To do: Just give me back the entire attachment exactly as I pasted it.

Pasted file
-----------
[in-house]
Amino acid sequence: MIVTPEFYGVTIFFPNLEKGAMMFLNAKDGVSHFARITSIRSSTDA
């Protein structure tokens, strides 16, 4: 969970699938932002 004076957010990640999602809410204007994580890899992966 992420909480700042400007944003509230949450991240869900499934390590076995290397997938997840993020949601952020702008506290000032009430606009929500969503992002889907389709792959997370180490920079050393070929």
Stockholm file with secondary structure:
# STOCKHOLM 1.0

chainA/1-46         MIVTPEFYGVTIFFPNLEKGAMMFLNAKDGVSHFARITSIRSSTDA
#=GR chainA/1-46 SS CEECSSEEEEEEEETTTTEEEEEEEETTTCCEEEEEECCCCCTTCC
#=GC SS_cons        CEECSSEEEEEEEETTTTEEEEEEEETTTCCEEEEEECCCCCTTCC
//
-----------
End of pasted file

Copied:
[in-house]
Amino acid sequence: MIVTPEFYGVTIFFPNLEKGAMMFLNAKDGVSHFARITSIRSSTDA
């Protein structure tokens, strides 16, 4: 969970699938932002 004076957010990640999602809410204007994580890899992966 992420909480700042400007944003509230949450991240869900499934390590076995290397997938997840993020949601952020702008506290000032009430606009929500969503992002889907389709792959997370180490920079050393070929």
Stockholm file with secondary structure:
# STOCKHOLM 1.0

chainA/1-46         MIVTPEFYGVTIFFPNLEKGAMMFLNAKDGVSHFARITSIRSSTDA
#=GR chainA/1-46 SS CEECSSEEEEEEEETTTTEEEEEEEETTTCCEEEEEECCCCCTTCC
#=GC SS_cons        CEECSSEEEEEEEETTTTEEEEEEEETTTCCEEEEEECCCCCTTCC
//